Developers Question Whether New Zoning Plans Are Enough To Bring On New Projects

Press Releases
May 08, 2024
Chris Rhatigan
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The MBTA Communities Act required local municipalities to address Massachusetts' housing shortage by allowing higher-density multifamily and mixed-use projects near transit stops. Enacted in 2021, the state's transit-oriented housing law was initially hailed by the real estate industry for its potential to unlock new development.

But some communities are outright rejecting new zoning plans, and some that are seemingly complying with the law are adopting strategies that undermine its goal. Developers at Bisnow's Boston suburbs event on Wednesday said the optimism they once had in entering these communities is starting to fizzle.

"I think it's a lot more than just getting to yes," Mark Development principal Damien Chaviano said at the Hilton Dedham/Boston Hotel. "As I look at the zoning tools that are being discussed, I just think there's too much latitude that local municipalities have been given. When I look at what is going to be implemented, I question how far it's going to move the needle."As of Tuesday, 55 of the 177 MBTA communities have approved new zoning measures ahead of a second deadline of Dec. 31, but the plans still need to be reviewed by the state to see if they comply with the housing law.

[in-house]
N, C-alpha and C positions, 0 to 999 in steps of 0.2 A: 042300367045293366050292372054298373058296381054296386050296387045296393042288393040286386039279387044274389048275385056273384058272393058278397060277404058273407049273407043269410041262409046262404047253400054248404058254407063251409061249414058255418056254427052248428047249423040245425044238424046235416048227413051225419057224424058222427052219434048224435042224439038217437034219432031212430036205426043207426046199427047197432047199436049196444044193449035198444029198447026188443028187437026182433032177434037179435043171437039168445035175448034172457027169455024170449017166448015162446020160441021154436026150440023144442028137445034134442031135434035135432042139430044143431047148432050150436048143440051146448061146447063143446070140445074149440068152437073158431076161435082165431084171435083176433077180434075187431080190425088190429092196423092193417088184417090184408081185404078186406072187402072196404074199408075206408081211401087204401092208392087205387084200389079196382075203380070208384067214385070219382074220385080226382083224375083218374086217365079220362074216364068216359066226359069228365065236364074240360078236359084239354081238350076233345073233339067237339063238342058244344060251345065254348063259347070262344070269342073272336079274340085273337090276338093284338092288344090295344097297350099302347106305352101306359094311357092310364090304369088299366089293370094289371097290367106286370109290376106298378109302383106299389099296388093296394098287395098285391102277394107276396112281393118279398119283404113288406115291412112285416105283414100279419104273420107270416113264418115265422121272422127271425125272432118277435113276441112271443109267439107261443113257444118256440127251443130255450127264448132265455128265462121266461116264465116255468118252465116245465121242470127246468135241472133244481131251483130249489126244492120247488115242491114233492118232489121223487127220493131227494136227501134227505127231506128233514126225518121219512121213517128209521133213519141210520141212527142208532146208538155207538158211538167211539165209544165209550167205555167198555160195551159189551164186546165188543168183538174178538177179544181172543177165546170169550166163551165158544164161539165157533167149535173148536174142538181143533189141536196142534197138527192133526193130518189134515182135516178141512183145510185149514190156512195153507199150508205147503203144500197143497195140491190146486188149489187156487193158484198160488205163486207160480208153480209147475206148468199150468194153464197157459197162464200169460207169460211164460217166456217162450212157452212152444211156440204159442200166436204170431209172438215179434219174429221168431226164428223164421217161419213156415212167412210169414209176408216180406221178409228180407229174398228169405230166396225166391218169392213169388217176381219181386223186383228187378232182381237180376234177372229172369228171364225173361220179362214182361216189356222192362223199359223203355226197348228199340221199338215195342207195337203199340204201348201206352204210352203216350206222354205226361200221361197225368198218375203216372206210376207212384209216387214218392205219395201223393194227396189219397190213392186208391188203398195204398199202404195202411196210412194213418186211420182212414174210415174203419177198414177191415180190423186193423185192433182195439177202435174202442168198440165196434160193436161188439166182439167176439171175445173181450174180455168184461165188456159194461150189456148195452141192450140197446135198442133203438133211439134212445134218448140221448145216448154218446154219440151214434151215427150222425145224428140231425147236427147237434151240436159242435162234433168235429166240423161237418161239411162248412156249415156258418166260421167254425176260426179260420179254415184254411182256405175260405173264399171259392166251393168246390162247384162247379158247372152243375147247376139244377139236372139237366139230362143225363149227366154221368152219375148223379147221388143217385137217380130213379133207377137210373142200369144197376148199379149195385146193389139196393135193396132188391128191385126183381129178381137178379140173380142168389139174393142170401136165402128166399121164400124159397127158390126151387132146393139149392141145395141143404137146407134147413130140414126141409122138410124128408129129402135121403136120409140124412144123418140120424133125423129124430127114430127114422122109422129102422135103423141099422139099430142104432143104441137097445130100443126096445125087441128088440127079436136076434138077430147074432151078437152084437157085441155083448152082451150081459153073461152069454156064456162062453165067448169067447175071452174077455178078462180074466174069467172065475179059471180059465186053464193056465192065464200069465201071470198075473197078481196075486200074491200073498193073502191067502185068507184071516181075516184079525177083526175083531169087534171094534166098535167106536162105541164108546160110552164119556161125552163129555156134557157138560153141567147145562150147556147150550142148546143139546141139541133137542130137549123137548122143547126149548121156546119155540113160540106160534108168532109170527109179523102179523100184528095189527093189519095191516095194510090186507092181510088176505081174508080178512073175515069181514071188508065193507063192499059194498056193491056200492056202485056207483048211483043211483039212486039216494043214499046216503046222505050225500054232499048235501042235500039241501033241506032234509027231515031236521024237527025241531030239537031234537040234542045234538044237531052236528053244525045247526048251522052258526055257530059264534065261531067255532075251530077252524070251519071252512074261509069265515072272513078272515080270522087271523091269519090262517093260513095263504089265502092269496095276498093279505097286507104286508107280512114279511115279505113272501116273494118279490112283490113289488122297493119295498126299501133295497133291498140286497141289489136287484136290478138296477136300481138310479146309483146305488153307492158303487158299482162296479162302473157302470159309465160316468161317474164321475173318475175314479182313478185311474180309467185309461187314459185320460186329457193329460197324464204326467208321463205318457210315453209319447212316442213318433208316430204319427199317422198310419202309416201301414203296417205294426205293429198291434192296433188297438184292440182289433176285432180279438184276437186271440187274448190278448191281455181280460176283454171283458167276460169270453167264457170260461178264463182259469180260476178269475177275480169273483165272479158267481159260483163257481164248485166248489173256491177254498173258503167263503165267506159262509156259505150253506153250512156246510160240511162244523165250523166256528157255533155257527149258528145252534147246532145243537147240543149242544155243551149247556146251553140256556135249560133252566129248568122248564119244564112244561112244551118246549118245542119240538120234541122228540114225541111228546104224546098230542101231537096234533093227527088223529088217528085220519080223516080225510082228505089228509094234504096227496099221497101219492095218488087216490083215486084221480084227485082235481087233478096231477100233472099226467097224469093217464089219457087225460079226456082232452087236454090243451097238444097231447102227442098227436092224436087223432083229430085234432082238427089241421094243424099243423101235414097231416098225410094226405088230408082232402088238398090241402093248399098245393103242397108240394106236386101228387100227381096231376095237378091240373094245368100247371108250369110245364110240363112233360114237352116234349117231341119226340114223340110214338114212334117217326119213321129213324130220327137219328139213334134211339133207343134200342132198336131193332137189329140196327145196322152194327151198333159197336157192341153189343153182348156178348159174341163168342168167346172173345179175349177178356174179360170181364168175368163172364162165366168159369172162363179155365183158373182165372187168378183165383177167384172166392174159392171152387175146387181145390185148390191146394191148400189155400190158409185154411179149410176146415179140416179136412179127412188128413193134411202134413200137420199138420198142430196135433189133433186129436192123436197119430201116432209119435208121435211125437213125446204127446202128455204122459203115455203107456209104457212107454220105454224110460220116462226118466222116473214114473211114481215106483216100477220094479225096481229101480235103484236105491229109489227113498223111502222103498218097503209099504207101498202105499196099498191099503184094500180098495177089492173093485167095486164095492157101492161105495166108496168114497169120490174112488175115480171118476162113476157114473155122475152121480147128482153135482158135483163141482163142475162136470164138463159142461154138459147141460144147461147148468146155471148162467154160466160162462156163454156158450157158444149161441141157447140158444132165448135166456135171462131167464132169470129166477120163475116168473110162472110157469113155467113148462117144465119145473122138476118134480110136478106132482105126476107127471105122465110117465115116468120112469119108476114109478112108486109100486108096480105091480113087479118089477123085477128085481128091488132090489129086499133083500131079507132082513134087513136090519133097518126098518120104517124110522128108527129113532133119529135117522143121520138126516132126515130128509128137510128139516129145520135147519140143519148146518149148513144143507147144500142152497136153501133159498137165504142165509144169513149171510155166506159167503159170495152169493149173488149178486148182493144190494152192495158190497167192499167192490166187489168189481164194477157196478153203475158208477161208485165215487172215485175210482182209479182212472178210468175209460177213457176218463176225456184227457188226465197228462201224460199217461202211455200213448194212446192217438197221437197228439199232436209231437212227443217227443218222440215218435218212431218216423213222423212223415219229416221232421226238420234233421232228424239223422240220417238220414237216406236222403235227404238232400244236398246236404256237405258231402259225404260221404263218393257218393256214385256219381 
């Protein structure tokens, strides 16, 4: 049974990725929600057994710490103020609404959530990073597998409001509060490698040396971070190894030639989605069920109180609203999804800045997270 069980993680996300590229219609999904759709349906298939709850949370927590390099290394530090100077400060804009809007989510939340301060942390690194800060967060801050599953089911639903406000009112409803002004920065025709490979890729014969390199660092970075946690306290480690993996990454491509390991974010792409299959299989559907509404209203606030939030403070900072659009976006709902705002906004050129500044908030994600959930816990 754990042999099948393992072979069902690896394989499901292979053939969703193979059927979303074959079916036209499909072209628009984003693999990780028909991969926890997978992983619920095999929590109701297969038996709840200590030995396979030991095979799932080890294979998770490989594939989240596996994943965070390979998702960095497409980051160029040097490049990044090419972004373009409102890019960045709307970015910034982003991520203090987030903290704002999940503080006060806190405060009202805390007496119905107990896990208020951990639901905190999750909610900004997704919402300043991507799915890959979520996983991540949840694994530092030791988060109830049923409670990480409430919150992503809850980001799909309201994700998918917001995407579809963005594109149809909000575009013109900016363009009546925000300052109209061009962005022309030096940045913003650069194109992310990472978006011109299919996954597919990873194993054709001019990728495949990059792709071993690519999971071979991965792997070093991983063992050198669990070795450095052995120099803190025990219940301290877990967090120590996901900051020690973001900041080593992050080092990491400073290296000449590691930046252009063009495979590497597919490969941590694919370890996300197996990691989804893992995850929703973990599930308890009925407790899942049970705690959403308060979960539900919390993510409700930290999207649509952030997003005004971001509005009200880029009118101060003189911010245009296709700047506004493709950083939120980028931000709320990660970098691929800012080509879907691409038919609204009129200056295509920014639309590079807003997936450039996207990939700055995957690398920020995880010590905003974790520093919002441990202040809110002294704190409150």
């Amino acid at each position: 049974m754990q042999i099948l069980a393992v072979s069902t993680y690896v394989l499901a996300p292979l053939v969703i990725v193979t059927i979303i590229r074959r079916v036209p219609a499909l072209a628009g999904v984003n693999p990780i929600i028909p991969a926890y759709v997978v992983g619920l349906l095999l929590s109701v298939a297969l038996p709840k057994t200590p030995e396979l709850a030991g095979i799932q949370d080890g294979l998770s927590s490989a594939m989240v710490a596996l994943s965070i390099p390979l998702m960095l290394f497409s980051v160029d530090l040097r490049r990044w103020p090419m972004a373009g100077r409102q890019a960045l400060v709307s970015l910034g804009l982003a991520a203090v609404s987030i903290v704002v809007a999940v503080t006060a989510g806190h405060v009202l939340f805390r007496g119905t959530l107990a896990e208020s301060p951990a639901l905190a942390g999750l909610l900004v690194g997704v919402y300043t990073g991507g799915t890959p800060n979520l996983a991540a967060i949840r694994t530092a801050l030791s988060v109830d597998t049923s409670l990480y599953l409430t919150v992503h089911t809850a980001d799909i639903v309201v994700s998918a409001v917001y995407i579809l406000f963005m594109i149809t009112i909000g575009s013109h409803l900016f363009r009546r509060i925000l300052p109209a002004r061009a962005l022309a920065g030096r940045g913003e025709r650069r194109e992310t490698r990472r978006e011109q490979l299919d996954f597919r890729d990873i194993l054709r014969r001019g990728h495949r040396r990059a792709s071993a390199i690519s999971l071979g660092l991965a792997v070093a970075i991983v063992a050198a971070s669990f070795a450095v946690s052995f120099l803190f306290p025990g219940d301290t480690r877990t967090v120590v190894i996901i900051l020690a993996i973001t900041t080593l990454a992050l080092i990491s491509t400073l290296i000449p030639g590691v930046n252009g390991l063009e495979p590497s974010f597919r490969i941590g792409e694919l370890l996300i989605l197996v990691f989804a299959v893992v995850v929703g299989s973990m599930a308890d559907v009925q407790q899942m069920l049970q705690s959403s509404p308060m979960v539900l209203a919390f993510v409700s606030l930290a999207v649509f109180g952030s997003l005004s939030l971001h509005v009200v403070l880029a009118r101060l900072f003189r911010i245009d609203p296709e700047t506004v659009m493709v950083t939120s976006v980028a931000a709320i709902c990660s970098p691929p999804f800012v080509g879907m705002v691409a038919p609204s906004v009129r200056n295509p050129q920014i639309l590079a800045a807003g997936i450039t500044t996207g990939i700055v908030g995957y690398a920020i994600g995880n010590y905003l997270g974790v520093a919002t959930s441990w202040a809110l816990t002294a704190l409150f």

Although the number is promising and some towns are proposing notable zoning changes, some developers said they think communities are finding loopholes that would prevent new development. The town of Chelmsford proposed a plan in March that focused on rezoning land that already has townhome development on it, Banker & Tradesman reported. For the site to be redeveloped, all of the townhome owners would have to agree to sell their properties, an unlikely outcome.

On Tuesday, town members at the Sudbury town meeting voted in favor of a similar plan that would rezone the Meadow Walk and Cold Brook Crossing area, which is already densely developed and would likely not create new opportunities for developers, Patch reported."I think on the development lines, there's going to be a lot more to be done," Chaviano said.

The state's response to such plans that might not bring new development would depend on the circumstances, Massachusetts Executive Office of Housing and Livable Communities Chief of Policy Eric Shupin said."If a community meets the requirements of the guidelines, we will approve it. That is the purpose of those guidelines," Shupin said. "Of course, we want to maximize the amount of housing that comes out of these districts, but some of that really does fall upon the local community to come up with their districts."Shupin added that the MBTA Communities Law isn't the only tool developers and towns can use to produce housing. "I think the last 50 years of local control zoning has shown what that can play out to be, but that's why this can't be the only solution," Shupin said. The state's 40B statute enables developers to override local zoning through affordable housing projects that set aside 20% to 25% of the units as income-restricted. Gov. Maura Healey's $4B Affordable Homes Act, which has yet to be approved, has several policies that would benefit multifamily developers. One of these policies includes a revolving momentum fund that would help accelerate the development of mixed-income multifamily housing. While some communities have found loopholes, others are voting against new zoning proposals, which may represent a bigger sentiment shift.